It was on this date in 1960 that the first meeting of the NASA Advisory Council For Space Biology Meeting took place. In layman's terms, this meant that exactly 54 years ago, NASA made it a point to study astrobiology, or biology on other planets. At the time, the idea of life on planets other than the Earth was uncharted territory for scientists and purely in the realm of fiction writers as the only other world man had visited up to that point was the Moon by way of unmanned Soviet probes that returned only a few grainy pictures. In the time since, astrobiology has become a mainstream part of the greater science that is astronomy. One has to wonder whether the men at that first Committee meeting had any idea how far the science would come in the intervening 50+ years.  

Friday, September 12, 2014

Tonight's Sky for September 12: Solar Storm, Round 2


The second of two coronal mass ejections (CMEs) hit Earth's upper atmosphere today. This comes on than ye the heels of another CME that hit yesterday and sparked displays of the Northern Lights (aurora) as far South as Arizona. As for the CME that hit today, it was slightly stronger than the one that hit yesterday. That, combined with the atmospheric 'aftershocks' still reverberating from yesterday's impact make tonight even more friendly for the possibility of seeing aurora. Needless to say, if your sky is clear, tonight's a good one to look up!

Thursday, September 11, 2014

Tonight's Sky for September 11: Mars Global Surveyor Arrives at Mars (1997)


It was on this date in 1997 that the Mars Global Surveyor mission arrived at the Red Planet. Launched for Mars in On November 7, 1996, scientists had high hopes for this mission, especially thanks to its coming on the heels of the failed Mars Observer, which was lost in 1993. The goal: study Mars from the top of its barely-there atmosphere down to its surface and, for the first time, create a global map of the planet. Unlike Observer, Surveyor performed flawlessly, operating in Martian orbit for over 9 years. During that time, Surveyor mapped the planet, analyzed its atmospheric and surface composition, and scouted out possible landing areas for future surface missions among many other achievements.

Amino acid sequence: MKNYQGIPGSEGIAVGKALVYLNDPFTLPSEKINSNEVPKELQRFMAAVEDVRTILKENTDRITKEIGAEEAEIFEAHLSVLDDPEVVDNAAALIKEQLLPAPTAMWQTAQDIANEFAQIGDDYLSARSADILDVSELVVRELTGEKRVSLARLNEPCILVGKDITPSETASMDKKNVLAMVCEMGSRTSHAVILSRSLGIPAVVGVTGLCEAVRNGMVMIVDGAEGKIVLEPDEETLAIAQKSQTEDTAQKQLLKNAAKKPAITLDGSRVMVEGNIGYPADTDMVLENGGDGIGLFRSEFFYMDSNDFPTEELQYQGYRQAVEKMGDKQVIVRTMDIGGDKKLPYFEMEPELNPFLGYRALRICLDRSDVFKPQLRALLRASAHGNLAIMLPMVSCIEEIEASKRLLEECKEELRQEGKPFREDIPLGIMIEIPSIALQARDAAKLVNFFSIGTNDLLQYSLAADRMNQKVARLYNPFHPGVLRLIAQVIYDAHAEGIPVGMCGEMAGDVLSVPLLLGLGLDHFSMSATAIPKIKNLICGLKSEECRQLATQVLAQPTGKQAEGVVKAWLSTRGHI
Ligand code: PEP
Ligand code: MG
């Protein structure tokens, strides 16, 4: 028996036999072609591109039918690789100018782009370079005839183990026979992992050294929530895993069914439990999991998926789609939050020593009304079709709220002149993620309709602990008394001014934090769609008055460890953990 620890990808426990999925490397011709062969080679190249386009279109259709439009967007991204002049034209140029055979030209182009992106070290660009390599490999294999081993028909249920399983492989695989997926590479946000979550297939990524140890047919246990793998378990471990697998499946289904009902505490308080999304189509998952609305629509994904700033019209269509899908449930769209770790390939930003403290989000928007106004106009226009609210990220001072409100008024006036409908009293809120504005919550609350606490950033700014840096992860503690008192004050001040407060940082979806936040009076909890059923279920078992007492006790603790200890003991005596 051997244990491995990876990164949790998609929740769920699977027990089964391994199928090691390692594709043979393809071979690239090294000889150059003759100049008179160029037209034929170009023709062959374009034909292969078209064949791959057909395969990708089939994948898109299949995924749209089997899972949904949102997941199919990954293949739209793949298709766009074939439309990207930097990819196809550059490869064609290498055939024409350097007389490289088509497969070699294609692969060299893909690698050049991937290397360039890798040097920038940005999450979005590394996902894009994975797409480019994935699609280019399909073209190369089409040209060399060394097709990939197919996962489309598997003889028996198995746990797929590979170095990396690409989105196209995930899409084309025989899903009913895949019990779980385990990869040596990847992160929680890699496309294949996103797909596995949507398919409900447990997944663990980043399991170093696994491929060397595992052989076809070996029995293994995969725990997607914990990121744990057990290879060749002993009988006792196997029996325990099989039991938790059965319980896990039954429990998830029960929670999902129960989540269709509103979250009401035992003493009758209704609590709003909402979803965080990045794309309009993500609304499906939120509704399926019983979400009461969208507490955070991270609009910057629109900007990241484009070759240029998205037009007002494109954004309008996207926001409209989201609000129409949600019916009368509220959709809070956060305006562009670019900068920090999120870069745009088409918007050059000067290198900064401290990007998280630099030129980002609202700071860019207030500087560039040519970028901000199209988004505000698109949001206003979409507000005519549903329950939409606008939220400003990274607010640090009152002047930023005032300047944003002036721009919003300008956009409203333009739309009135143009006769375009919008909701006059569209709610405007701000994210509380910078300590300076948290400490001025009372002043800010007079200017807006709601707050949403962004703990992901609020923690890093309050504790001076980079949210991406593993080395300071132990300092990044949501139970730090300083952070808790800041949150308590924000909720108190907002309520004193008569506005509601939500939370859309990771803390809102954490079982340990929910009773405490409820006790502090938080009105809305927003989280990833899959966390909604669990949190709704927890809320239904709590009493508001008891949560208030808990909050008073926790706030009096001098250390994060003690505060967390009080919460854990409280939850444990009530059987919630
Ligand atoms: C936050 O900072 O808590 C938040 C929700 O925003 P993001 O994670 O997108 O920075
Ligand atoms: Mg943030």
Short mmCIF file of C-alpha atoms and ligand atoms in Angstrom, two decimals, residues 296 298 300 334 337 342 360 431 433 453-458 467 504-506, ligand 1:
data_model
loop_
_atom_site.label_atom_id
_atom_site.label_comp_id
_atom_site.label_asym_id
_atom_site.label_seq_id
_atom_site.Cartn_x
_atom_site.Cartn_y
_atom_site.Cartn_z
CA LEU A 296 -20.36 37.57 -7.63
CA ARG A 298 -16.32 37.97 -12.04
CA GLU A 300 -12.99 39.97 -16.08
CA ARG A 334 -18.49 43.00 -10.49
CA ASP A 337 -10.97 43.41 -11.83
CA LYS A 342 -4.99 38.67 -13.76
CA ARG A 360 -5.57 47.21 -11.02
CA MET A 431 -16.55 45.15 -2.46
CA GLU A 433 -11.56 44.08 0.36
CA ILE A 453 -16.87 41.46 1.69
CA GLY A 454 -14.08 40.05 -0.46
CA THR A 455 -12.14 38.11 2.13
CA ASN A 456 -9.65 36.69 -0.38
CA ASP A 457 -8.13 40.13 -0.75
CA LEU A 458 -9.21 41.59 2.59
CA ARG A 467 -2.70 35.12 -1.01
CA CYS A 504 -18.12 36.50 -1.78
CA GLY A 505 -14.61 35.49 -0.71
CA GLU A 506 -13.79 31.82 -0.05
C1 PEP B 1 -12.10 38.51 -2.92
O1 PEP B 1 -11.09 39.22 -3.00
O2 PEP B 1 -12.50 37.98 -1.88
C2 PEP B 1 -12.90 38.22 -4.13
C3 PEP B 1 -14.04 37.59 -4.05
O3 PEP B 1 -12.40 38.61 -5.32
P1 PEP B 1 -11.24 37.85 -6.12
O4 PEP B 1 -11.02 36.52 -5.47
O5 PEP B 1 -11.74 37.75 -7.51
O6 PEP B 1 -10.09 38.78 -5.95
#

Wednesday, September 10, 2014

Tonight's Sky for September 10: Moon Meets Uranus


Want to see Uranus, seventh planet from the Sun but don't know where to look? Well, tonight's your lucky night as the Moon will be parked right by the planet. To see the show, a telescope will be needed as Uranus shines at around magnitude +6.5, which makes it hard to distinguish from a star. The key to picking out the planet: it's blue-green color (very non-star like) and, at high powers, the clearly defined planetary disc that is the total opposite of the diffuse glow seen in stars. As for directions, Uranus is within two degrees right of the Moon. 

Tuesday, September 9, 2014

Tonight's Sky for September 9: X Class Flare Alert


The Sun's recent period of inactivity is coming to an end in a big way as NOAA is reporting that there is a 30% chance for powerful X-class flares in the next 24 hours. While not an overly high chance, the trend is swinging toward increased solar activity, especially with ballooning sunspots AR2157 and 58.  

Monday, September 8, 2014

Tonight's Sky for September 8: Full Moon


Tonight, the Moon will reach its full phase, which means that, as seen from Earth, it will appear fully lit. As for why it appears this way, read on! The moon is always half lit no matter where it is in its orbit. As seen from Earth, it does not always appear so thank to simple geometry. When the Sun is 90 degrees relative to Earth, it appears half lit as we can only see half of the lit side. At new phase, when the Moon is between the Sun and Earth, we can't see any of the lit side, which is why it appears to be invisible. At full phase, when the Moon is opposite the Sun and on the far side of Earth, we can see all of its lit side, which is why it appears to be “full.” 

Sunday, September 7, 2014

Tonight's Sky for September 7: Asteroid 2014 RC Buzzes Earth


Tonight, a house-sized asteroid will come within 25,000 miles of Earth. Not to worry, there's absolutely no chance of a collision according to the experts at NASA. For more good news, at close approach, the asteroid will shine at about magnitude +11.5, which is well within reach of amateur astronomers with medium to large telescopes, provided that you know where to look in the constellation of Pisces. Needless to say, this ephemeris will be quite useful. 

Saturday, September 6, 2014

Tonight's Sky for September 6: Be Alert for Aurora


On September 2, the Sun unleashed an unusually slow moving coronal mass ejection (CME). Now, 4 days later, that CME is finally set to impact the Earth's magnetic field. While now overly powerful, the coming of aurora is notoriously unpredictable, with some much-hyped CMEs spawning no aurora at all and other, weaker blasts spawning spectacular displays. Bottom line: be alert for aurora tonight, especially if you live in Northern latitudes.

Friday, September 5, 2014

Tonight's Sky for September 5: Venus Meets Regulus